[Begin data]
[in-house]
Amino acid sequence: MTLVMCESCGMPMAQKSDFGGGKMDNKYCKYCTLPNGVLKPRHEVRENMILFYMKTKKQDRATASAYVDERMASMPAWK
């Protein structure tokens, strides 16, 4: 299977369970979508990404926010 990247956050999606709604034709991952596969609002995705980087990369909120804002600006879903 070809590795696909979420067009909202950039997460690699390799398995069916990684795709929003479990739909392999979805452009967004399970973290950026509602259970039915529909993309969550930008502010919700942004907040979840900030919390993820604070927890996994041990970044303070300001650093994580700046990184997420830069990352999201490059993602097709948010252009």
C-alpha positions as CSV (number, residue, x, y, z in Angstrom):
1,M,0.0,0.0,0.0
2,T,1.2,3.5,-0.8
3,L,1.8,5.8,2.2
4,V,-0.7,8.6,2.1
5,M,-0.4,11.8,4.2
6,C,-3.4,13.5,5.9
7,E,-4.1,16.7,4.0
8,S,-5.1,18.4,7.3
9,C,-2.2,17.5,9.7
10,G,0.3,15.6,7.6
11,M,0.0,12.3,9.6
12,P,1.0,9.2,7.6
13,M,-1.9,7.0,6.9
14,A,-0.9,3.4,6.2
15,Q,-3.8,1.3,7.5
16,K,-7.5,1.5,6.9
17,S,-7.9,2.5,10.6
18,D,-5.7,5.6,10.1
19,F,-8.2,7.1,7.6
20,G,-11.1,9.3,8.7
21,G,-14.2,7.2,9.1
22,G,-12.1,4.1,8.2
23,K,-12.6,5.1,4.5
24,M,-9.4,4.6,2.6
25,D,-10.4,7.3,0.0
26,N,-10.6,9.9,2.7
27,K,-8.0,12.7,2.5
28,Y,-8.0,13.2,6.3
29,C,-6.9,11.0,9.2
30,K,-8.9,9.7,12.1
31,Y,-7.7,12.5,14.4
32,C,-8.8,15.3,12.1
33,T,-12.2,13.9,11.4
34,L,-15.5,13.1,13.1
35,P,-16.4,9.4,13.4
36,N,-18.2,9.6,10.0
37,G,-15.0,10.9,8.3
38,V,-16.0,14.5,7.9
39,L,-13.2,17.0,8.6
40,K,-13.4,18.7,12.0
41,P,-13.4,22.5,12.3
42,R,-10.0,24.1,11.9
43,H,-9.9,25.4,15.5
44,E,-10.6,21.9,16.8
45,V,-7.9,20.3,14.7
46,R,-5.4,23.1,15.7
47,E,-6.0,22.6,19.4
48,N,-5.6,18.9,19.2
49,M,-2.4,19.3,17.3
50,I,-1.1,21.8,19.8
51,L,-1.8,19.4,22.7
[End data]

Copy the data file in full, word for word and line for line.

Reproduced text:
[in-house]
Amino acid sequence: MTLVMCESCGMPMAQKSDFGGGKMDNKYCKYCTLPNGVLKPRHEVRENMILFYMKTKKQDRATASAYVDERMASMPAWK
């Protein structure tokens, strides 16, 4: 299977369970979508990404926010 990247956050999606709604034709991952596969609002995705980087990369909120804002600006879903 070809590795696909979420067009909202950039997460690699390799398995069916990684795709929003479990739909392999979805452009967004399970973290950026509602259970039915529909993309969550930008502010919700942004907040979840900030919390993820604070927890996994041990970044303070300001650093994580700046990184997420830069990352999201490059993602097709948010252009």
C-alpha positions as CSV (number, residue, x, y, z in Angstrom):
1,M,0.0,0.0,0.0
2,T,1.2,3.5,-0.8
3,L,1.8,5.8,2.2
4,V,-0.7,8.6,2.1
5,M,-0.4,11.8,4.2
6,C,-3.4,13.5,5.9
7,E,-4.1,16.7,4.0
8,S,-5.1,18.4,7.3
9,C,-2.2,17.5,9.7
10,G,0.3,15.6,7.6
11,M,0.0,12.3,9.6
12,P,1.0,9.2,7.6
13,M,-1.9,7.0,6.9
14,A,-0.9,3.4,6.2
15,Q,-3.8,1.3,7.5
16,K,-7.5,1.5,6.9
17,S,-7.9,2.5,10.6
18,D,-5.7,5.6,10.1
19,F,-8.2,7.1,7.6
20,G,-11.1,9.3,8.7
21,G,-14.2,7.2,9.1
22,G,-12.1,4.1,8.2
23,K,-12.6,5.1,4.5
24,M,-9.4,4.6,2.6
25,D,-10.4,7.3,0.0
26,N,-10.6,9.9,2.7
27,K,-8.0,12.7,2.5
28,Y,-8.0,13.2,6.3
29,C,-6.9,11.0,9.2
30,K,-8.9,9.7,12.1
31,Y,-7.7,12.5,14.4
32,C,-8.8,15.3,12.1
33,T,-12.2,13.9,11.4
34,L,-15.5,13.1,13.1
35,P,-16.4,9.4,13.4
36,N,-18.2,9.6,10.0
37,G,-15.0,10.9,8.3
38,V,-16.0,14.5,7.9
39,L,-13.2,17.0,8.6
40,K,-13.4,18.7,12.0
41,P,-13.4,22.5,12.3
42,R,-10.0,24.1,11.9
43,H,-9.9,25.4,15.5
44,E,-10.6,21.9,16.8
45,V,-7.9,20.3,14.7
46,R,-5.4,23.1,15.7
47,E,-6.0,22.6,19.4
48,N,-5.6,18.9,19.2
49,M,-2.4,19.3,17.3
50,I,-1.1,21.8,19.8
51,L,-1.8,19.4,22.7